Less common side effects of Ashwagandha may include allergic reactions, gastrointestinal upset, or changes in blood pressure. It’s also important to note that Ashwagandha may cause hormone imbalances in some individuals, particularly those with pre-existing hormonal disorders.

Precautions
Consult with your doctor before taking Ashwagandha if you take any other medications or have a pre-existing medical condition. Do not use Ashwagandha during pregnancy or while breastfeeding.

Conclusion
Ashwagandha is a natural adaptogen that has been used for centuries to promote stress relief and relaxation. While it’s important to weigh the potential benefits against the potential risks and interactions with other medications, Ashwagandha may be a valuable addition to your health routine. Always consult with a healthcare professional before starting any new supplement or treatment.

 

Chamomile (Matricaria recutita)

Chamomile (Matricaria recutita) has been used for centuries as a traditional herbal remedy for its calming effects. M. recutita is widely used for the relief of depressive and anxiety symptoms, with documented anxiolytic and antidepressant activity.Chamomile is also used as a mild sedative to improve sleep quality, making it a natural remedy for insomnia, stress, anxiety, and depression.

Chamomile comes in various forms, including:

Tea: the most common way to use the herb
Capsules: convenient for easy consumption
Oil: for topical use

Potential Side Effects
While generally considered safe, chamomile can cause side effects that range from mild to severe in some individuals.

Precautions
If you have any health problems or take medications regularly, consult with your doctor before using chamomile supplements. Be cautious when using chamomile with other supplements such as:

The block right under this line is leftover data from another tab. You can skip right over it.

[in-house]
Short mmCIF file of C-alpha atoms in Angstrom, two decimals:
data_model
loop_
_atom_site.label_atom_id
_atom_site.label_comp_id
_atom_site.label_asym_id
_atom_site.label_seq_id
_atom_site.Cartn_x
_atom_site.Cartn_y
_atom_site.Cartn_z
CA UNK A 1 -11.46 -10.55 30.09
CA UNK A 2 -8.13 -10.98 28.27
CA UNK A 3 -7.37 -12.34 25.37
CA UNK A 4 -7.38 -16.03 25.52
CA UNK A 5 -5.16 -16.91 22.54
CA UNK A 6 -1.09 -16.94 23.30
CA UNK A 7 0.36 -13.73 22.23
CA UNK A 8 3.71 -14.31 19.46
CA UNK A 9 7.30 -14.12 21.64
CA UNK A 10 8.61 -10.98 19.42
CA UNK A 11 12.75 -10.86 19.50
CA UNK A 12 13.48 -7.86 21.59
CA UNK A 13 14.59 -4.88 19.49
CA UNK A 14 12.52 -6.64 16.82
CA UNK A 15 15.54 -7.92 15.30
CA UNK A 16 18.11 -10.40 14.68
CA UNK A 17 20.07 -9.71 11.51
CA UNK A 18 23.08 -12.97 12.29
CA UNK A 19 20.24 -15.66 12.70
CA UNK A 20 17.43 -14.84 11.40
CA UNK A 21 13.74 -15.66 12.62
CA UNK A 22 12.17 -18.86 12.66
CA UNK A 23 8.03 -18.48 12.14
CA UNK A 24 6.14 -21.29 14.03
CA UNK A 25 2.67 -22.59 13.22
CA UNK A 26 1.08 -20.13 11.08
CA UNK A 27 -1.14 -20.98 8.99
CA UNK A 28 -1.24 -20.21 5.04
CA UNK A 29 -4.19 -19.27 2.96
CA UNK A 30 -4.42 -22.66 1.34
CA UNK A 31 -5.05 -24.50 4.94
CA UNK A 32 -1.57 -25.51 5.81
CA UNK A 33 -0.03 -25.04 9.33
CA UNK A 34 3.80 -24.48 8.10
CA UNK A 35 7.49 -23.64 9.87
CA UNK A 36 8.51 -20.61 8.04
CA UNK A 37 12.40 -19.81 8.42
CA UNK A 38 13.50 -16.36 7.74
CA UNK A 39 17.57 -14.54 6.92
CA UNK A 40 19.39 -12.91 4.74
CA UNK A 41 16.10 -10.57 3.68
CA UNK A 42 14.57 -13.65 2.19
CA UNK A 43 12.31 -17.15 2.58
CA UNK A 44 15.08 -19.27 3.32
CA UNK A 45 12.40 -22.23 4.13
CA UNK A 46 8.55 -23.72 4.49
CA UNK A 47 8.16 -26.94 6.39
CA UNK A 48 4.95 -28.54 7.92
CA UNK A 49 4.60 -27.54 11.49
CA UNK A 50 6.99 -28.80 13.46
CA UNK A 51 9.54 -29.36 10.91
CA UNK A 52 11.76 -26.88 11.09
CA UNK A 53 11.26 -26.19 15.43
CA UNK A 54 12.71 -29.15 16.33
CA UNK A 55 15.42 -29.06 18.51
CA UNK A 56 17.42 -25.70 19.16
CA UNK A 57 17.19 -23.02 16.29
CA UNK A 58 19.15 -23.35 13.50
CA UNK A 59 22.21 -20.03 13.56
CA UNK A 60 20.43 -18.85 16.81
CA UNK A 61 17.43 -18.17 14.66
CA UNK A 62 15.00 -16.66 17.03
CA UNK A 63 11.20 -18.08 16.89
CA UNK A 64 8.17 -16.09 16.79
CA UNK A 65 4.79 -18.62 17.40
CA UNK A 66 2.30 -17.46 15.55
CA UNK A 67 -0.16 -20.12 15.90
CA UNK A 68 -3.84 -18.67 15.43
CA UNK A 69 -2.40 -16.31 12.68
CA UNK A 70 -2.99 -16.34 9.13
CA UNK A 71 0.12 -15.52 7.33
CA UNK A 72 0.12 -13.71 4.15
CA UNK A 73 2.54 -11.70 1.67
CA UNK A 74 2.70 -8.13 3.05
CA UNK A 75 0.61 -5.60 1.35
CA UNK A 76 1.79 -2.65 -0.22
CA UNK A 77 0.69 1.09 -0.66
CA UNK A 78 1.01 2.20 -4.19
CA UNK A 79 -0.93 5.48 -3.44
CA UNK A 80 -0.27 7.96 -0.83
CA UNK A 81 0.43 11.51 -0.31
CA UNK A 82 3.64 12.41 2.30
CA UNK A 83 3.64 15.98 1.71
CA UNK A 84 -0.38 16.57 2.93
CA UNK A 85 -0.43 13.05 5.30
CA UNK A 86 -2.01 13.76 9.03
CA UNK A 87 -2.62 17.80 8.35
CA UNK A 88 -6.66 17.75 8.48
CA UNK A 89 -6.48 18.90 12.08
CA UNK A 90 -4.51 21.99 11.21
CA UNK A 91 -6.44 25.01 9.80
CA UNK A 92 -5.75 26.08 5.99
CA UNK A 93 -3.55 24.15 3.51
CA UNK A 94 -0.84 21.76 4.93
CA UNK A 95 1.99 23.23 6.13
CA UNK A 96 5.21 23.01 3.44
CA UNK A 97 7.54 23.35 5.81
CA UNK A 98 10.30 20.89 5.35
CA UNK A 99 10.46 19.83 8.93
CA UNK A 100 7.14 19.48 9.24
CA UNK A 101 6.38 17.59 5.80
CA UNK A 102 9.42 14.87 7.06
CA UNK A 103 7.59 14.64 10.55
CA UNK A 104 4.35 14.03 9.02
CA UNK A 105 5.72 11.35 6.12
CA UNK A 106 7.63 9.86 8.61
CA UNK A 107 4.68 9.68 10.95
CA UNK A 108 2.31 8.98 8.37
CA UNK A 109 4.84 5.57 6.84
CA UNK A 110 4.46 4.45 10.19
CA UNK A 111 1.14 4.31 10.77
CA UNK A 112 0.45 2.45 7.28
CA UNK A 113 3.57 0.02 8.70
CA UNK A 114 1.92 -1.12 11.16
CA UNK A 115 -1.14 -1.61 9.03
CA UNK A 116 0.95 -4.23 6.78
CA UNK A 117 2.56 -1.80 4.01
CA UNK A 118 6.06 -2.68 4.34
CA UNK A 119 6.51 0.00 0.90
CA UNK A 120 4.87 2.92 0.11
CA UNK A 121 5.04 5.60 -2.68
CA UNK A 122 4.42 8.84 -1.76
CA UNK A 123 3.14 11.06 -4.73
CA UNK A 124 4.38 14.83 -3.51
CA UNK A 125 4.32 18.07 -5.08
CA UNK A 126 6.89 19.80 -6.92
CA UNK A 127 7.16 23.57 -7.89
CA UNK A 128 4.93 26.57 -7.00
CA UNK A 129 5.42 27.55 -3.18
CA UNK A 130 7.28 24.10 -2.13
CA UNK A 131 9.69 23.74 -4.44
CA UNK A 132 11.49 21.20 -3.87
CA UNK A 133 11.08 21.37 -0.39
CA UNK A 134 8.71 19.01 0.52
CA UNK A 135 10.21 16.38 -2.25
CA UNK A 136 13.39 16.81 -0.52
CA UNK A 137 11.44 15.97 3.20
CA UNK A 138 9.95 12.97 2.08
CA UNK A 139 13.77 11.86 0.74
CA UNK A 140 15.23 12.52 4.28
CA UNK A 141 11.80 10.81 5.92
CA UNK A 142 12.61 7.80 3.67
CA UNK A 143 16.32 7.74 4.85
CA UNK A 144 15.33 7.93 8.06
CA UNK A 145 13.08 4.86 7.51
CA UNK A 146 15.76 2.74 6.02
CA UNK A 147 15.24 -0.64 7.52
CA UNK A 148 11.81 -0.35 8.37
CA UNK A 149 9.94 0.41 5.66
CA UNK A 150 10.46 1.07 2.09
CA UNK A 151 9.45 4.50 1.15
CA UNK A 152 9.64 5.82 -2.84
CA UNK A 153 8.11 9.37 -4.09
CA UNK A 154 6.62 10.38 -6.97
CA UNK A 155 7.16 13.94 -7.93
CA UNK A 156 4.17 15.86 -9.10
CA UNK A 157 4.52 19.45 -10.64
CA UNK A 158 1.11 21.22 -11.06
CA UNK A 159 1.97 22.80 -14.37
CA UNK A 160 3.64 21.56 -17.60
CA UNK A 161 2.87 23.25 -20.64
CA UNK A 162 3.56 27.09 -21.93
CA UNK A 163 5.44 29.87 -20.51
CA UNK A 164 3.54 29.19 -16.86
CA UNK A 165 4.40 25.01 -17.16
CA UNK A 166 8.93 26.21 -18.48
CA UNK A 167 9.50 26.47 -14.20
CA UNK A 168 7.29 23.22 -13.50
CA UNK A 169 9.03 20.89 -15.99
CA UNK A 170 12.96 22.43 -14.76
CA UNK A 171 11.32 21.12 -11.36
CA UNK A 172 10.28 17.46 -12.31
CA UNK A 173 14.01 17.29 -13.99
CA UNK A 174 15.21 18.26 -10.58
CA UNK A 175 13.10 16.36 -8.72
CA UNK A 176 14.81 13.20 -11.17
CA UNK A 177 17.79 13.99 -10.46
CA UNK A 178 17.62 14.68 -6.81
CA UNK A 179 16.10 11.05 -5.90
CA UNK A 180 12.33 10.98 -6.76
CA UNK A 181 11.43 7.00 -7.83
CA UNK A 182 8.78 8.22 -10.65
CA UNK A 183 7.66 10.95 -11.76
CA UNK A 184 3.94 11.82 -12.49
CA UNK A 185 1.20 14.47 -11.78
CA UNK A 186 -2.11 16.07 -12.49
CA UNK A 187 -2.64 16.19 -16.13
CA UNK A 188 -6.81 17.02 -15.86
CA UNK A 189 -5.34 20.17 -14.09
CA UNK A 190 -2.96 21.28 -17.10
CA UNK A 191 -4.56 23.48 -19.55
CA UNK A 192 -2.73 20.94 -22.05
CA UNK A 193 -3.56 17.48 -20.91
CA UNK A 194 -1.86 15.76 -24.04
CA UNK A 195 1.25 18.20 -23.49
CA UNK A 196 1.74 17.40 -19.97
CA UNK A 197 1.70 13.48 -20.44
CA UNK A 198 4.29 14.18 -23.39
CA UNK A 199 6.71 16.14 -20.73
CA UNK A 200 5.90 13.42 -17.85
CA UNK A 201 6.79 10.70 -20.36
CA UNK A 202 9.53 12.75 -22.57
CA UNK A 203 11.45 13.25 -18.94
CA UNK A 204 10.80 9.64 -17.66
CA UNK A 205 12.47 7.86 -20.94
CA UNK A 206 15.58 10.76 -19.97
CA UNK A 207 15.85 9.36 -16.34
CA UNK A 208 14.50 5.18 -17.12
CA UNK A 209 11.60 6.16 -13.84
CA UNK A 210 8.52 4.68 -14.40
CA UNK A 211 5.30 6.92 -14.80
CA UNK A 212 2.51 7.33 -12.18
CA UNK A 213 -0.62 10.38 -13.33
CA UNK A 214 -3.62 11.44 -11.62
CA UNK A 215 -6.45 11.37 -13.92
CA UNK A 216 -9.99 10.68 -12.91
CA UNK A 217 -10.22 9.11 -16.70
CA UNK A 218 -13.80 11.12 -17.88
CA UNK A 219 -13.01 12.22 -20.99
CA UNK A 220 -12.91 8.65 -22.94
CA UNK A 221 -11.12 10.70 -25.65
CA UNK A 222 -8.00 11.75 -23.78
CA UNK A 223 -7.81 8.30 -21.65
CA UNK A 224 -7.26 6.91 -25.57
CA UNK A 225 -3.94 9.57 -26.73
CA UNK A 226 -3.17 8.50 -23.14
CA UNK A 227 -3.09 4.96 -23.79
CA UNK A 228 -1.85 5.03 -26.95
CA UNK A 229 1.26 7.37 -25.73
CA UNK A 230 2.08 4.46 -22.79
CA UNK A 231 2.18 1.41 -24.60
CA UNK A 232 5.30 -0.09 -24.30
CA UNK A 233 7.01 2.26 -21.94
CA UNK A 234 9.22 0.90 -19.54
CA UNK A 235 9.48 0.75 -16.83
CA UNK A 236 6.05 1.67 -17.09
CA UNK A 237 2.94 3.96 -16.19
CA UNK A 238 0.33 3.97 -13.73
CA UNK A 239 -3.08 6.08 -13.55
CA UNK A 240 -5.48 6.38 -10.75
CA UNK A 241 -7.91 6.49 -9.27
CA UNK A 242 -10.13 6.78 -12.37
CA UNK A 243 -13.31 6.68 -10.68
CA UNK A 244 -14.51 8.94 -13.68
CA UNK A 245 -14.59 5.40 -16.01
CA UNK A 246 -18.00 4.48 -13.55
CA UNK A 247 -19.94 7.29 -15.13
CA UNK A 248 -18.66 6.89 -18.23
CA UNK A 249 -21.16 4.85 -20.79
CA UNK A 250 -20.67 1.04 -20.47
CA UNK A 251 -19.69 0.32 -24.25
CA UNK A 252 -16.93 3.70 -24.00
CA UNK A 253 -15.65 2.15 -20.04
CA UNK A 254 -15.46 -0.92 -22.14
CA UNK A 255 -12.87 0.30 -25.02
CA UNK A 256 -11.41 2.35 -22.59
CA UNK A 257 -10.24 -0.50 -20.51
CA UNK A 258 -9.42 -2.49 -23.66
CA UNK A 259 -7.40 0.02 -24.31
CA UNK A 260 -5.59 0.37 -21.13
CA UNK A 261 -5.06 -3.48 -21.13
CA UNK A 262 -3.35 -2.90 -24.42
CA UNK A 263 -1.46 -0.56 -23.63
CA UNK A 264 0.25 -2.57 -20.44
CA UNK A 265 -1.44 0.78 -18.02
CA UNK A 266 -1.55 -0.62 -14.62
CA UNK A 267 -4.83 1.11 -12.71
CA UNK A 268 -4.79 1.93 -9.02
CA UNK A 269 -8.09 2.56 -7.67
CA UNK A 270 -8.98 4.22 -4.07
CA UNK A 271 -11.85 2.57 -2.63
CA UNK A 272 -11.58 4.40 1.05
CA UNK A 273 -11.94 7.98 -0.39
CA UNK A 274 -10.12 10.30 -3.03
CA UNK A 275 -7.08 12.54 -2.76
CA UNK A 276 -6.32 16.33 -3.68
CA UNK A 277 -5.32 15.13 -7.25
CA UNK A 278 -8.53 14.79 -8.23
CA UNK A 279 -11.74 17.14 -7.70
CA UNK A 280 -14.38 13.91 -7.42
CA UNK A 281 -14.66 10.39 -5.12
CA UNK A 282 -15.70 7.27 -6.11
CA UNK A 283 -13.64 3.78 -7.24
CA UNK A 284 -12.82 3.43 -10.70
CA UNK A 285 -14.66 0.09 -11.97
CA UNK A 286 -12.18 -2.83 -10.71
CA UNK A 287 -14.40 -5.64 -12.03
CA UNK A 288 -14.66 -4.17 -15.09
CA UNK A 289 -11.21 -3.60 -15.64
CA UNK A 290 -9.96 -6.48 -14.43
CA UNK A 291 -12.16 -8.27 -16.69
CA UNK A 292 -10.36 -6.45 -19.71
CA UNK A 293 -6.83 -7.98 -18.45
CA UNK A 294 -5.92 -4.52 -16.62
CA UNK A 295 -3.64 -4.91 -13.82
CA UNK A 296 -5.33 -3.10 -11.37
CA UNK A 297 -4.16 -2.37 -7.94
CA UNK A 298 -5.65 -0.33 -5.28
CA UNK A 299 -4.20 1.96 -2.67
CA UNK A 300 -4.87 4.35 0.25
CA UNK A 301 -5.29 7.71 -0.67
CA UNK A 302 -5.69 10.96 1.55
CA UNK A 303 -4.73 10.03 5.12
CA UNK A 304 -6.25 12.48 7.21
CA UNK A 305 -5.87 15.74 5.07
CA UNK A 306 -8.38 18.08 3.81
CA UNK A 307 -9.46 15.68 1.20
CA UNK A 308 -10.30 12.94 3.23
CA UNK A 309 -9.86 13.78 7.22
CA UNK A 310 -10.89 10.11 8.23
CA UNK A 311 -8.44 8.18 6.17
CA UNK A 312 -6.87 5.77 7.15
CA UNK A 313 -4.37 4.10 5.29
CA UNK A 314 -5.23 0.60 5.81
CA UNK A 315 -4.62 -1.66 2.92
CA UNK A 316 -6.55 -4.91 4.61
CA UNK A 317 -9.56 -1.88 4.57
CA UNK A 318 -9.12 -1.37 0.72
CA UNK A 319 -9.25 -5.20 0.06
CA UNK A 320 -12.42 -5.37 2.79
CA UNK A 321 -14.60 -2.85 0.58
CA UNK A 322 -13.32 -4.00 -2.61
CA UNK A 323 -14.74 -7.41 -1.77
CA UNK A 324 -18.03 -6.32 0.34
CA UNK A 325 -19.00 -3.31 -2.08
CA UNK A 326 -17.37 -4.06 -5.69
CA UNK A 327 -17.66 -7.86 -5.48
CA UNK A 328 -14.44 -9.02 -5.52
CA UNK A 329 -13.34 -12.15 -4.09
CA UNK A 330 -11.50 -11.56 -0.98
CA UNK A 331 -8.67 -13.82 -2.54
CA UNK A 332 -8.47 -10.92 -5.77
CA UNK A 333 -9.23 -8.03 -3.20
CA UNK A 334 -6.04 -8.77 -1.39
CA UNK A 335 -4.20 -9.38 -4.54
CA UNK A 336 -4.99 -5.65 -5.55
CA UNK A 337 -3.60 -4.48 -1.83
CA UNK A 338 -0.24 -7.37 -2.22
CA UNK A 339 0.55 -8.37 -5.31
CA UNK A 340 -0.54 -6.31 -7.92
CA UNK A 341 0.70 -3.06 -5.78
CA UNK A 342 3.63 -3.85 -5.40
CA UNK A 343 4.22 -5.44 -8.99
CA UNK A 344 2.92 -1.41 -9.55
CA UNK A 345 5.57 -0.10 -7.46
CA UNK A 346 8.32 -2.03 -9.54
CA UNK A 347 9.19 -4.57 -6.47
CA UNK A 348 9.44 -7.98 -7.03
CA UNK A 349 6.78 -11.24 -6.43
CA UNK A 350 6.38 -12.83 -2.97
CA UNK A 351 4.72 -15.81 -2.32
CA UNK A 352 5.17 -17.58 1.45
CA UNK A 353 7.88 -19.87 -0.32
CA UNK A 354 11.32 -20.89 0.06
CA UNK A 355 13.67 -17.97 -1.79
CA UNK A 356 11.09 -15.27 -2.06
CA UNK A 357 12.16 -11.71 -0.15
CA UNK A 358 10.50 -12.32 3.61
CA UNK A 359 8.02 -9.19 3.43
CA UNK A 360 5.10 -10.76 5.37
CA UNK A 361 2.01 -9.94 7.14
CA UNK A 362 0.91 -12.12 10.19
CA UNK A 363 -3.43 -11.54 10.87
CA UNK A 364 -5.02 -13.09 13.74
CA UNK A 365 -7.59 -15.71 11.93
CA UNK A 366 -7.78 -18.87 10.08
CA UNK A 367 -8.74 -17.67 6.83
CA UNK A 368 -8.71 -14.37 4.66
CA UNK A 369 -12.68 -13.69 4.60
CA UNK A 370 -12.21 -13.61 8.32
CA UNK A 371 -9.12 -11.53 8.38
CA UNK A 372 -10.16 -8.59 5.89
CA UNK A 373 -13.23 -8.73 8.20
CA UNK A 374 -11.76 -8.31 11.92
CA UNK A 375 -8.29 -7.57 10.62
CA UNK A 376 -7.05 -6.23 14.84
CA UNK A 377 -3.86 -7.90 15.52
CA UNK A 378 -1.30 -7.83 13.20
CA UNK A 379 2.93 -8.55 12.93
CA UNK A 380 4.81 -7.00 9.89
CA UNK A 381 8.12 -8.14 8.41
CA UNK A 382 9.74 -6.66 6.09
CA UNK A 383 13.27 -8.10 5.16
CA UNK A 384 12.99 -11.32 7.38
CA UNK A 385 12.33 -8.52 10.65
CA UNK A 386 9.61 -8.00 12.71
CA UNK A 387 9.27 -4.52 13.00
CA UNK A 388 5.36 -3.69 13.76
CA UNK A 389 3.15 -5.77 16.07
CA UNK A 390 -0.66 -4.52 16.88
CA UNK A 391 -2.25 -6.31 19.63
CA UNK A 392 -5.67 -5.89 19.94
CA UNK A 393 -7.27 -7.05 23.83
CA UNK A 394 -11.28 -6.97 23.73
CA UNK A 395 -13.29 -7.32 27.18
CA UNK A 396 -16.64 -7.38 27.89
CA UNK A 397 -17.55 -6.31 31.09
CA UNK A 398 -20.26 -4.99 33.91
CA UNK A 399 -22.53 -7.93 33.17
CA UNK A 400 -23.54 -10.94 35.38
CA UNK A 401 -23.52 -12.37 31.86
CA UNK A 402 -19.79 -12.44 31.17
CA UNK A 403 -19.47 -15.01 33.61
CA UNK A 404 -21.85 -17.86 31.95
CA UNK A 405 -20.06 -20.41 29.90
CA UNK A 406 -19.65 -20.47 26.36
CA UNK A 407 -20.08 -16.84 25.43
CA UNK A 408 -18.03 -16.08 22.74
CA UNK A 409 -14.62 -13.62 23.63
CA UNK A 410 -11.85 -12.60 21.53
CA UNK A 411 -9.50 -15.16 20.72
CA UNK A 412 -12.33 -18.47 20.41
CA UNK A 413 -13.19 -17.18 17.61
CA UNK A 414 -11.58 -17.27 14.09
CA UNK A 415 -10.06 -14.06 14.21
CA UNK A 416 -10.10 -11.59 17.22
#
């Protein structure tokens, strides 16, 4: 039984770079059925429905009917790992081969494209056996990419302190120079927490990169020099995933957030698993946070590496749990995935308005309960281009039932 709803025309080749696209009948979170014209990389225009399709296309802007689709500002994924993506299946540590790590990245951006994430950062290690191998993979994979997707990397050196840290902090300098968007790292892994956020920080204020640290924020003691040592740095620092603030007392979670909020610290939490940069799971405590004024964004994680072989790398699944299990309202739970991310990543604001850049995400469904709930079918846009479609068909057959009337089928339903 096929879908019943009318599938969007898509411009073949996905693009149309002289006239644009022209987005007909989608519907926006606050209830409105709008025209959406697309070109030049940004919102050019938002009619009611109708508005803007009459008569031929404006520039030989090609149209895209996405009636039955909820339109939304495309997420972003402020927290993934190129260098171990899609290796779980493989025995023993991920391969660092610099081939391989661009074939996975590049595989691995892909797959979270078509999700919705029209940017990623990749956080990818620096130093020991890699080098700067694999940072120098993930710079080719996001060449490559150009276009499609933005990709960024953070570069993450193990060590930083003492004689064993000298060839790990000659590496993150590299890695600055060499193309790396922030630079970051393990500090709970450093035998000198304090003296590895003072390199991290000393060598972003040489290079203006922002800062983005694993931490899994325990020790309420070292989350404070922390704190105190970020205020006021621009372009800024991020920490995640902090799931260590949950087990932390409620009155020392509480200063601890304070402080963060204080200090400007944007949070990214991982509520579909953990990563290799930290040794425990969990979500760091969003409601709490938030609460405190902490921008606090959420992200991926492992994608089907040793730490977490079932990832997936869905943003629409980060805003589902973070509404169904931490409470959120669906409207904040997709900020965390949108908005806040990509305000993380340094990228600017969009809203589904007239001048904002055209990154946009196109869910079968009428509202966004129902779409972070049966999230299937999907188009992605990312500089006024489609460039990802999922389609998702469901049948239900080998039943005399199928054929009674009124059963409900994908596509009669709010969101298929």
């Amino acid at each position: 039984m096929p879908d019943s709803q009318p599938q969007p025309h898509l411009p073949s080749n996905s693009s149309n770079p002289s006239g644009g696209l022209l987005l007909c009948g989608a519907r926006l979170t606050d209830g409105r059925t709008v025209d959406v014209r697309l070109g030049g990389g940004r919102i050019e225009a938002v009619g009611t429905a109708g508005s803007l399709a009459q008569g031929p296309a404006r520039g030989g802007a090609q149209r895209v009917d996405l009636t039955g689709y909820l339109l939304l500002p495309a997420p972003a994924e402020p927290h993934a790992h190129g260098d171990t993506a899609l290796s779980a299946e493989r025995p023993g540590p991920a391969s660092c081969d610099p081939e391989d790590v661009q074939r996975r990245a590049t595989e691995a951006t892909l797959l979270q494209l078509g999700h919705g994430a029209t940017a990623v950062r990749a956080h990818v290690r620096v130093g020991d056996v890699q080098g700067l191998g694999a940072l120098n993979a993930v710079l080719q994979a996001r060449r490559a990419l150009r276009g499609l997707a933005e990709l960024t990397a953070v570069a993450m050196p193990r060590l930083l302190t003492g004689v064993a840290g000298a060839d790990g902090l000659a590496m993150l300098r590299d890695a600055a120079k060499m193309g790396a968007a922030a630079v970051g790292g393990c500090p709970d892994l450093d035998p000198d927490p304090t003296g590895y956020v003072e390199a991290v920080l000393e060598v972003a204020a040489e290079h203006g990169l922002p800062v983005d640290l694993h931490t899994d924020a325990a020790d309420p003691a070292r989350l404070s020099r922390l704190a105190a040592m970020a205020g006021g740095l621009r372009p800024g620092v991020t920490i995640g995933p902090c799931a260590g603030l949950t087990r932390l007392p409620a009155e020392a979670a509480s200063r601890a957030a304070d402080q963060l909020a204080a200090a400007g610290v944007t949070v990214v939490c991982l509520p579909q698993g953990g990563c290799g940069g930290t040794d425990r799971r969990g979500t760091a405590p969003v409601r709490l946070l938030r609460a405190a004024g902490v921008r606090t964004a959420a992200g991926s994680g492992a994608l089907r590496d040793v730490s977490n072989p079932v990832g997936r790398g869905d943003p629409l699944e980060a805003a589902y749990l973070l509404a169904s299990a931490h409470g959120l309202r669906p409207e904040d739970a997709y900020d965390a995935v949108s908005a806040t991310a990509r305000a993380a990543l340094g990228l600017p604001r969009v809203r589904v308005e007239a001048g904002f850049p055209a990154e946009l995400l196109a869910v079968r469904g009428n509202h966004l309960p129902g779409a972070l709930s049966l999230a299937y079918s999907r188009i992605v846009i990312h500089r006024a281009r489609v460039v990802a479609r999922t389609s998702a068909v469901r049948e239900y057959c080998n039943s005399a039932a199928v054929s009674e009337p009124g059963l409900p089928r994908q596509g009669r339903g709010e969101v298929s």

Garlic, Ginkgo biloba, Saw palmetto, St. John’s wort, Valerian.

Conclusion
Chamomile is a natural remedy that has been used for centuries to promote relaxation and calmness. With its gentle and soothing effects, chamomile can be a valuable addition to your health routine. Always consult with a healthcare professional before starting any new supplement or treatment.

 

Magnesium

Magnesium is an essential mineral, like calcium and iron, that has widespread effects in the body. It is involved in about 80% of the body’s functions. This includes energy production, which is why low levels of magnesium can make us feel tired and weak.

Magnesium also plays a vital role in brain health, including stress and anxiety. By blocking stimulating neurotransmitters and binding to calm, restful receptors in the brain, magnesium can help us relax. It also has effects on the HPA axis, the body’s main system responsible for managing and responding to stress, by regulating stress hormones like cortisol.

Treatment Options
For many people with anxiety who may be hesitant to try stronger medications, magnesium can be a more gentle, well-tolerated way to start treatment. Some epidemiological or observational studies reported that greater dietary intake of magnesium is linked to a general reduced risk of depressive disorders or fewer depressive symptoms.

Precautions
Magnesium is generally very safe, and serious side effects and toxicity are both rare. For most people, the body efficiently handles excess magnesium by eliminating it through the stool, which is why the most common side effect is loose stool or diarrhoea.

Potential Side Effects and Toxicity
Although it is very rare for magnesium to reach toxic levels, signs of toxicity include a fall in blood pressure, lethargy, confusion, heartbeat disturbances, dizziness, muscle weakness, and trouble breathing. Patients with impaired kidney function are at higher risk for adverse effects of magnesium. Magnesium can also interfere with certain drugs, including various antibiotics and medications for diabetes or high blood pressure. If either of these conditions apply, it’s important to check in with your doctor before starting magnesium supplementation.

 

After careful and regular intake, I noticed a big difference as my depressive thoughts decreased, i.e. calmed down and I had more control over my mind. And the anxiety that paralyzed me was now tolerable and I could go for a walk or sit in the apartment without having the fear of a panic attack.

EXODUS
digital magazine
JUL 2024 issue

english version